Unprivileged accounts for routine computer use

A simple measure that can greatly mitigate some common security threats is to follow the principle of least privilege with the account you use for routine, day-to-day use on your computer. Use an account that has no higher permissions than those needed for browsing the web, reading email, and using other common applications. Avoid routine use of any account that has Administrator or root-level permissions.

Background:

Many current security threats to computers involve malicious websites or email attachments that cause a program to execute under the privileges of the currently logged-in user. Common examples of such malicious programs include keystroke-logging software that records all input (including passwords and other private data) and sends it to a master controller; backdoor remote-control software that allows an unauthorized third party to completely control your computer; and "botnet" programs that add your computer to a vast "army" of similarly-compromised computers, all following orders from their controller. Botnet-infected computers can be used for a variety of malicious purposes, including attacking online resources anywhere in the world, sending out massive quantities of spam, or mining the data on the hard drive of the infected computer to search for anything that might be of resale value to the botnet controller.

With an unprivileged account, if something goes wrong and a malicious program does execute with the permissions of the current user, the program will not be able to successfully carry out its most damaging actions, such as concealing itself from antivirus software and modifying core operating system components. This makes ts presence much more likely to be detected, and also prevents it from carrying out its mission. Using an account with limited privileges is not a computer security panacea, but it is a simple measure that has a big payoff in terms of improved security.

Windows Users:

Make sure your regular user account for Windows is not a member of the Administrator group. Unfortunately, for historical reasons many Windows users do use an account that has Administrator privileges, even though it is rare that these permissions are actually required for day-to-day use. Depending on the computer's configuration, running Windows Update and installing new software are the two most likely operations that would require Administrator privileges. For these tasks, either use a special account created for that purpose, or ask your system administrator to temporarily grant your account sufficient permissions, revoking them again after the task is complete.

To see if your account currently is a member of the Administrator group, simply right-click on the Start button. If you see items titled "Open All Users" and "Explore All Users", your account has Administrator privileges. If these items don't appear, your account is already a regular user account.

If your computer is managed by a system administrator or centrally by IMSS and you would like to have your Administrator privileges removed, please contact your system administrator to have your account's permissions changed. Please DO NOT make changes to the accounts on your computer without consulting its system administrator.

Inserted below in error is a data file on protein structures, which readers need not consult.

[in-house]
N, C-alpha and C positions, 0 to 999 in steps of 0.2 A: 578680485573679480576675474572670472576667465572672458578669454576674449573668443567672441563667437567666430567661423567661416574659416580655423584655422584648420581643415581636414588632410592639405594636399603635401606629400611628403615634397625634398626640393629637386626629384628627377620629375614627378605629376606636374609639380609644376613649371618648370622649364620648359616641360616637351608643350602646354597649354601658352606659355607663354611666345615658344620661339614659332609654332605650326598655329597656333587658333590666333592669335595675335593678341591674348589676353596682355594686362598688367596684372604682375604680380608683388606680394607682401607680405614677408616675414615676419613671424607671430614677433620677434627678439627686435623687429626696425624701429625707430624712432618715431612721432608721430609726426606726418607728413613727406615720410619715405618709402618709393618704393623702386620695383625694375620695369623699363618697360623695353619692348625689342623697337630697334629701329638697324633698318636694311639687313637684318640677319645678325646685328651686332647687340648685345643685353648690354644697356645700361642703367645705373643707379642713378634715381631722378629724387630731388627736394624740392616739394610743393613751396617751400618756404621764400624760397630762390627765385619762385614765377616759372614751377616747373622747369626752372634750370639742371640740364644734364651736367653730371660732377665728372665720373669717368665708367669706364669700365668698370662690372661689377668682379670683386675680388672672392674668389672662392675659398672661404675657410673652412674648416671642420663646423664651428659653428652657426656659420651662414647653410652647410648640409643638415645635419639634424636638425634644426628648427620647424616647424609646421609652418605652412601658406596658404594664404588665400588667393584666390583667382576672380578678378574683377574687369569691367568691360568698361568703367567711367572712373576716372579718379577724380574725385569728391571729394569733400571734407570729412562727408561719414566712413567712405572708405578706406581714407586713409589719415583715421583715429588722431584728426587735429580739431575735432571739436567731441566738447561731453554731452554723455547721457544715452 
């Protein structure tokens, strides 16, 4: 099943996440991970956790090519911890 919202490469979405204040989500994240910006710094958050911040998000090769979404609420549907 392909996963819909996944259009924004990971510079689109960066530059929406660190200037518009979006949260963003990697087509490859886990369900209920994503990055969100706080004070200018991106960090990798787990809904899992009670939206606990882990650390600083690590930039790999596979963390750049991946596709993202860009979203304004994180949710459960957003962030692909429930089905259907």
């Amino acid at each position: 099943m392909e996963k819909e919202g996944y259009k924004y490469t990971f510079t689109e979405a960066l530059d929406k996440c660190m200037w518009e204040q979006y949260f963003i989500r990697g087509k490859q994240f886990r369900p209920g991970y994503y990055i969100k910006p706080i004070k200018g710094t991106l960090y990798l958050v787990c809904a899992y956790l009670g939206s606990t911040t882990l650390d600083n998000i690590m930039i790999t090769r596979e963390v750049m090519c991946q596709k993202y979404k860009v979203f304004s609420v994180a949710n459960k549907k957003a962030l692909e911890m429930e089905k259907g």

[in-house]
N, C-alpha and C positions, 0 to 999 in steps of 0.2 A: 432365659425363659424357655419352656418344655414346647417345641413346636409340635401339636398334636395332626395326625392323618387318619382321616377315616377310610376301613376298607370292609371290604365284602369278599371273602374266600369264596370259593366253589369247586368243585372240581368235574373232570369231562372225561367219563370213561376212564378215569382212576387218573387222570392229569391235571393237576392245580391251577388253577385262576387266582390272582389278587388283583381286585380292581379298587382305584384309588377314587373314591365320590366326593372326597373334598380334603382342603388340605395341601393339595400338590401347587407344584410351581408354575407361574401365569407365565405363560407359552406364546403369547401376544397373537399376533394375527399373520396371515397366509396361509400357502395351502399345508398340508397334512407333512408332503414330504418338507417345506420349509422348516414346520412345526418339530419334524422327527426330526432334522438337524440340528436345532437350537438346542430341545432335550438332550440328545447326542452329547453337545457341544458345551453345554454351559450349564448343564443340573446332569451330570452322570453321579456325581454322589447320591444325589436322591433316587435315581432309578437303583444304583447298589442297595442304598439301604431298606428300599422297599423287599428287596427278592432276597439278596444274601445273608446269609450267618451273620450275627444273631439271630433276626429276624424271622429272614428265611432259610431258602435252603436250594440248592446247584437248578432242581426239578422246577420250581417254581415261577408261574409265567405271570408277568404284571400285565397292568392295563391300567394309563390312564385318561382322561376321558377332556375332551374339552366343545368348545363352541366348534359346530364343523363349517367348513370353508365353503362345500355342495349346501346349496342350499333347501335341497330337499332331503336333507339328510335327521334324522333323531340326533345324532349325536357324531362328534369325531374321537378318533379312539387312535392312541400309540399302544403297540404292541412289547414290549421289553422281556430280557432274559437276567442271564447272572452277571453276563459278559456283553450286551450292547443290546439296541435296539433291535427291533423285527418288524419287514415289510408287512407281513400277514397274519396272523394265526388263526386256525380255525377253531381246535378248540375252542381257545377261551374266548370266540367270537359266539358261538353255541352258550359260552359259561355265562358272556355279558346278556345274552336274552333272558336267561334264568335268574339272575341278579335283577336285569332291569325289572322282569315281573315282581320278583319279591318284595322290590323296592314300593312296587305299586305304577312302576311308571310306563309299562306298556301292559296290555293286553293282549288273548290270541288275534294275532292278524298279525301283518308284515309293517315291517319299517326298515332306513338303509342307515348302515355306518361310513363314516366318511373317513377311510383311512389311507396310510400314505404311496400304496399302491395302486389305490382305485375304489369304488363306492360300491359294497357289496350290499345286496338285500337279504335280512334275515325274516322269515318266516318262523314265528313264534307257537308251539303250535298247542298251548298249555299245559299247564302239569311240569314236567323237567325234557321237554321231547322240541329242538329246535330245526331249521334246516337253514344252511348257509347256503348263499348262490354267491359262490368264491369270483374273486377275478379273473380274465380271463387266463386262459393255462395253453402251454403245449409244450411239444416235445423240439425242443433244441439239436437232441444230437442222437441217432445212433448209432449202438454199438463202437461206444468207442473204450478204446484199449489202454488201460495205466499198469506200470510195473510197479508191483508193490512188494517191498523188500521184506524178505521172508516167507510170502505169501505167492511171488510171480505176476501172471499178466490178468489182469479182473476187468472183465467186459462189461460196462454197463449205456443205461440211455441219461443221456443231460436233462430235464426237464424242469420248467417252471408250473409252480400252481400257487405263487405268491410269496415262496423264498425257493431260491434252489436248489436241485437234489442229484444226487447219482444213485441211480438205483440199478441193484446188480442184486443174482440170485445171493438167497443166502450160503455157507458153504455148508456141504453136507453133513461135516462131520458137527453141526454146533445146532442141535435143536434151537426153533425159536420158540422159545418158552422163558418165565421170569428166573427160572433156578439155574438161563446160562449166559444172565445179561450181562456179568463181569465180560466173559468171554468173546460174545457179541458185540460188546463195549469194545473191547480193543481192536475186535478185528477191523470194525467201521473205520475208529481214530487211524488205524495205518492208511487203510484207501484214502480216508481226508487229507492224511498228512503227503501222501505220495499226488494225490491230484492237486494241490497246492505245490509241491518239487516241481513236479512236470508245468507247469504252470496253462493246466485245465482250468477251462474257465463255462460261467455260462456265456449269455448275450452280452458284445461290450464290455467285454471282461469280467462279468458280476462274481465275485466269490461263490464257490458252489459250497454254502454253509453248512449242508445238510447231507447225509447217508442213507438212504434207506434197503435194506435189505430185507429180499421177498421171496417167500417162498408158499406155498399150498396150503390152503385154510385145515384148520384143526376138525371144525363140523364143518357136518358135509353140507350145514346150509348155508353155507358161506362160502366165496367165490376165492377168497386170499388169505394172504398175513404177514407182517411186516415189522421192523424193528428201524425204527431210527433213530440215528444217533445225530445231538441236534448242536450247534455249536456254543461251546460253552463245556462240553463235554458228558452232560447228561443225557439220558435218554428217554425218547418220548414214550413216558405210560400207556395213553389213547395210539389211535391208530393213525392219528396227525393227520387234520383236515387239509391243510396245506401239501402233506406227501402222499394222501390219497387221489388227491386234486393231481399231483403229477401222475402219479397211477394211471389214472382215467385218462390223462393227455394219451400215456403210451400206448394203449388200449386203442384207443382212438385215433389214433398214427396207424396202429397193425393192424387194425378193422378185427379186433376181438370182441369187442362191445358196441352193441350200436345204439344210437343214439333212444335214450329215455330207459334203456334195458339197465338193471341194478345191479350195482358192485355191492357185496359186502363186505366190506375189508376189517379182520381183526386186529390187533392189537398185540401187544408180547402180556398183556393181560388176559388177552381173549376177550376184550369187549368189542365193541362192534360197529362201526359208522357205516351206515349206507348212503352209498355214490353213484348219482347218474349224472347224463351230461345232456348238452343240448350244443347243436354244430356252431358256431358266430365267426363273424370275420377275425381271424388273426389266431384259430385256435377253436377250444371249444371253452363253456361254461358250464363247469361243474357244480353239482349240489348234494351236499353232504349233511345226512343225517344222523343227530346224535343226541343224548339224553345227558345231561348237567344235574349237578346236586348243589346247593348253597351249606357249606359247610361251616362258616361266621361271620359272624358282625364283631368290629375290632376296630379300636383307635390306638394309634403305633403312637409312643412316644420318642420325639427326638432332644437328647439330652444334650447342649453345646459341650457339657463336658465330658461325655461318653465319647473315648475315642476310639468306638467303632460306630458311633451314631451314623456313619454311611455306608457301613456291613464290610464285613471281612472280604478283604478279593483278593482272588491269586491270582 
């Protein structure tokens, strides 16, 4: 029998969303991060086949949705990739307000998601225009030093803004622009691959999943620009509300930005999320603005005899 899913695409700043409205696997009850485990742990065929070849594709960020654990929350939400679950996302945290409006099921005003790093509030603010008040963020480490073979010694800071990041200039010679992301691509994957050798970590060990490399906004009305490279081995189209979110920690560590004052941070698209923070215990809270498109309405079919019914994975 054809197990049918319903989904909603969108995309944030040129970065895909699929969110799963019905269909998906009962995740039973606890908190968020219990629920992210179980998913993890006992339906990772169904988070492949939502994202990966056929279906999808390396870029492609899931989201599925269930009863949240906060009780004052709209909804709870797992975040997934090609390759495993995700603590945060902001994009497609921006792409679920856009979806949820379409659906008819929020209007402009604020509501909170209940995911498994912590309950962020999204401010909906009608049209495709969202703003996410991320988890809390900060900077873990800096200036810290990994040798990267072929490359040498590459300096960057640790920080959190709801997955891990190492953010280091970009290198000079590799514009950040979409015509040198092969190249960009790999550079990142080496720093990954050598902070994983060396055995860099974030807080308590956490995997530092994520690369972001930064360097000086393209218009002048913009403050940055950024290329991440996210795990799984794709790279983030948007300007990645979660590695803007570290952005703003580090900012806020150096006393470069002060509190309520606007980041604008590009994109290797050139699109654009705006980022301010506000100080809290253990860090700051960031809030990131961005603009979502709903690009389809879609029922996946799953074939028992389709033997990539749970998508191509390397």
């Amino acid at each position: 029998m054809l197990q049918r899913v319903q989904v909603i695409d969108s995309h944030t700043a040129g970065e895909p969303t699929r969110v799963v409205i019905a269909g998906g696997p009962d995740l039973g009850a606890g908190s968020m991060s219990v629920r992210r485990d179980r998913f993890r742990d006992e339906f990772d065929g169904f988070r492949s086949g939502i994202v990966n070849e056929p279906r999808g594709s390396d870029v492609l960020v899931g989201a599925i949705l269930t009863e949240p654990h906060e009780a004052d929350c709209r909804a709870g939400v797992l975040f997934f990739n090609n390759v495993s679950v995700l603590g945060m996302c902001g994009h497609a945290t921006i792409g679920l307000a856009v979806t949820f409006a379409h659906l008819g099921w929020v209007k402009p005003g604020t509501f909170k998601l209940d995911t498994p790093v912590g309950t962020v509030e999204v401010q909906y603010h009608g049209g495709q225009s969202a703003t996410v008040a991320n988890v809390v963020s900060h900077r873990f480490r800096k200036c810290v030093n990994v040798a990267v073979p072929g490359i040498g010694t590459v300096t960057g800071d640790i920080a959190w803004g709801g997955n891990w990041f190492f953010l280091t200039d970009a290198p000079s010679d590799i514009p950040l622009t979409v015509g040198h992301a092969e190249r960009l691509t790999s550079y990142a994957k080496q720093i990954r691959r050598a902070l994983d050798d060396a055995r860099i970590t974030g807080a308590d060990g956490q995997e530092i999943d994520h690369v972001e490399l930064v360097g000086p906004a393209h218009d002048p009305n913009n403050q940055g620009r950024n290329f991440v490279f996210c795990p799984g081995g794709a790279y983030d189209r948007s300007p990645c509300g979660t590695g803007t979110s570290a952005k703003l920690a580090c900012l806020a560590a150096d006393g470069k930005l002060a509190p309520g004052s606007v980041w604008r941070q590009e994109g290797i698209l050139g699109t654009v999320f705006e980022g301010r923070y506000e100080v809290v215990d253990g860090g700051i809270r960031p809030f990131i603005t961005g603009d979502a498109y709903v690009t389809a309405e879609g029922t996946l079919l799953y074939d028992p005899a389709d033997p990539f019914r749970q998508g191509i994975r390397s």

If you manage your own computer, first create a new account for use when you require Administrator privileges. Be certain that you have set a strong password for this account, and that you remember the password. Create the account by doing the following:

  • Right-click My Computer
  • Choose Manage
  • In Computer Management, expand
  • Local Users and Groups
  • Open Users
  • From the menu bar, choose Action, New User...
  • Create the new account. Be sure to set a strong password.
  • Click Create
  • Click Close
  • Under Local Users and Groups
  • Open Groups
  • Open the Administrators group
  • choose Add
  • enter your newly-created admin account's username and click Check Names
  • Click OK.
  • Exit Computer Management.

 

Now you can remove Admin privileges from your own account. Log in with your newly-created administrator account and do the following:

 

  • Right-click My Computer
  • Choose Manage
  • In Computer Management, expand
  • Local Users and Groups
  • Open Groups
  • Open the Administrators group
  • Remove your regular account from this group
  • click Apply
  • click OK

 

Now, make sure your account is a member of the Users group:

 

  • Open the Users group
  • choose Add
  • enter your regular account username and click Check Names
  • Click OK.

Exit Computer Management.

More information: Aaron Margosis' Non-Admin Blog on MSDN

Macintosh:

Although Macintosh users whose accounts have Administrator privileges must be tricked into entering their passwords, it is safer to reserve the Administrator account for operations that require it, and use an account that is not in the Administrator group for day-to-day operations.

  • Go to System Preferences
  • From the View menu, select Users & Groups (Mac OS X 10.7 or later) or Accounts (Mac OS X 10.6 or earlier).
  • If it's locked, click the padlock in the bottom left corner of the window, and then authenticate as an administrator.
  • Under the list of user accounts, click + (the plus sign).
  • Select 'Standard' as the account type, and fill out the rest of the form.